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  News
Scouting Celebrates 758 New Eagle Scouts
Published: 6/17/2022

Leaders of the Michigan Scouting movement joined with civic groups and industry professionals to celebrate the most recent class of 758 Eagle Scouts with a banquet at the Suburban Collection Showplace in Novi on June 14.

The 2022 Eagle Banquet was a historic one, as it was the first to celebrate both boys and girls who achieved Scouting’s highest honor. Due to the time requirements for each rank in Scouting, those girls who formed the first female troops in 2019 are only now becoming eligible for Eagle.

Though not all 758 youth from across the state were in attendance, hundreds of scouts and family members filled the event hall. “Given the climate of the past few years, it was inspiring to see so many young people demonstrate perseverance in the face of adversity and uncertainty,” Charity Davenport, an executive with Michigan’s Scout Reach District, said. Zach Damon, the banquet’s master of ceremonies and host of the award-winning “Ann Arbor Tonight” television show, described the dinner as “not just an event, but an experience.”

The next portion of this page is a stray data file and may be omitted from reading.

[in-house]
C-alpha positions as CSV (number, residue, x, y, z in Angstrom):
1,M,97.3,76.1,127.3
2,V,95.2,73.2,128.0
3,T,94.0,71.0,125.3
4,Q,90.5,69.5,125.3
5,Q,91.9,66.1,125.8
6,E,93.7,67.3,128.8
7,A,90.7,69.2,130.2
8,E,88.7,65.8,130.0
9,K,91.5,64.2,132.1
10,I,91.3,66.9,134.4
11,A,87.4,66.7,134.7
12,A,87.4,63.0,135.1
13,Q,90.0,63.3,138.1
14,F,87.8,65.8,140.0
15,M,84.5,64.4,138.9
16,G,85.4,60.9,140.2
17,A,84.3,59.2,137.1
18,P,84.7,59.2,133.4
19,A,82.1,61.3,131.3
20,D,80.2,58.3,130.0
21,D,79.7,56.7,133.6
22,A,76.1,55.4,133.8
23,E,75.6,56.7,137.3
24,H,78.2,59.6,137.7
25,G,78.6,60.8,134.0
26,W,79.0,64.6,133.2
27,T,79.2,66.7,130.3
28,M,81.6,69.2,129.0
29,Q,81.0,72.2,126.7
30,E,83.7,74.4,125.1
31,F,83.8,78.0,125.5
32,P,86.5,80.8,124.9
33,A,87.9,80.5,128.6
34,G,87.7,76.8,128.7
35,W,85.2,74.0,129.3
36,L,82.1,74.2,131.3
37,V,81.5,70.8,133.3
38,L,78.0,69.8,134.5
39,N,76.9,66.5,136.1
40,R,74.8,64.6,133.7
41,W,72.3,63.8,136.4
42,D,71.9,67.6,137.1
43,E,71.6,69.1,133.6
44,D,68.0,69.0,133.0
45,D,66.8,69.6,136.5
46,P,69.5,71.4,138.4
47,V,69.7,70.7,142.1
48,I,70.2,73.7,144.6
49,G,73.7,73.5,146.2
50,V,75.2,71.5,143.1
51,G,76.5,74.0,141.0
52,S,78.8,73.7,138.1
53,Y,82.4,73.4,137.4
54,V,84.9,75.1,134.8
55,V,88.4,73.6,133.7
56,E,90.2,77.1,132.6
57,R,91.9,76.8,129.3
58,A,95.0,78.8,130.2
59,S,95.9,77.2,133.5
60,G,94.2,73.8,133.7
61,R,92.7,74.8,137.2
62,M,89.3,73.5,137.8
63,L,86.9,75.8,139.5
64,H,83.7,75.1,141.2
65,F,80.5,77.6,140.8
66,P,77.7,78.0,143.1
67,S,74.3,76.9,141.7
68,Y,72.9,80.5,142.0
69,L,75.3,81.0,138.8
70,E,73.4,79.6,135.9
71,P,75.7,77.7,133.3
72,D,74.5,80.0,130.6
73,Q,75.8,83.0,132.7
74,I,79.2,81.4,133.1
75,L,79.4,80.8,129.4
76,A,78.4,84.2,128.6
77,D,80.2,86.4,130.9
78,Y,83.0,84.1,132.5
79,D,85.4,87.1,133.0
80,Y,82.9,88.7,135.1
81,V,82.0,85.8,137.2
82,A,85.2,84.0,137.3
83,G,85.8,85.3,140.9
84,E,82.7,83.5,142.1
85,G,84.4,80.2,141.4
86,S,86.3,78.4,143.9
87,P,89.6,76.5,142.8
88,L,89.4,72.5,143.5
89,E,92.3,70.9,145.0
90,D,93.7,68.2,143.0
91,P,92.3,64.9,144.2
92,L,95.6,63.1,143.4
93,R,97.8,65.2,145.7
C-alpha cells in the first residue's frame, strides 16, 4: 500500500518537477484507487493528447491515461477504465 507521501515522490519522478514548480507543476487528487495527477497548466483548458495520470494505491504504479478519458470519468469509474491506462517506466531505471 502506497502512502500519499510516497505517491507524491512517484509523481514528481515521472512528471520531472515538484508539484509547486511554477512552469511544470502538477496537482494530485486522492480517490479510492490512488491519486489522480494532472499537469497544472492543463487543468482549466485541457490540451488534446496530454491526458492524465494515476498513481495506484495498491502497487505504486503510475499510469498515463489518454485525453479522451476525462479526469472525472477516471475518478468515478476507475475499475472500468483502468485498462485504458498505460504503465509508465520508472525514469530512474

Scouts were seated with leading professionals in fields they expressed an interest in. For Brooke Muzzy, 18, the opportunity to dine with Damon as well as local television anchor Michael Thorpe was invaluable, as she is considering opportunities in broadcasting. “We got to discuss life and career goals with the professionals,” Muzzy said. “We got advice for entering the industry as well as a business card from each.”

Numerous sponsors contributed to fund the dinner, including the American Legion Department of Michigan, Mercury Sound and Lighting, Modetz Funeral Homes, the Huttenlocher Group and many others. The American Legion, which has maintained a national partnership with Scouting since 1919, is also one of the most prolific awarders of scholarships for Eagle Scouts. “This is an important recognition for those who have achieved what many attempt but few attain: the highest rank in Scouting,” Damon said. According to the Boy Scouts of America, only 4% of scouts have earned the rank since the organization’s inception in 1911. For many, it remains one of their proudest achievements in life. “It means everything to me,” Muzzy, the first female Eagle in her district, said. “I wanted to be part of it ever since I was six years old and my brother joined Cub Scouts. When I was 15, we formed Troop 185G; two and a half years later, here I am.”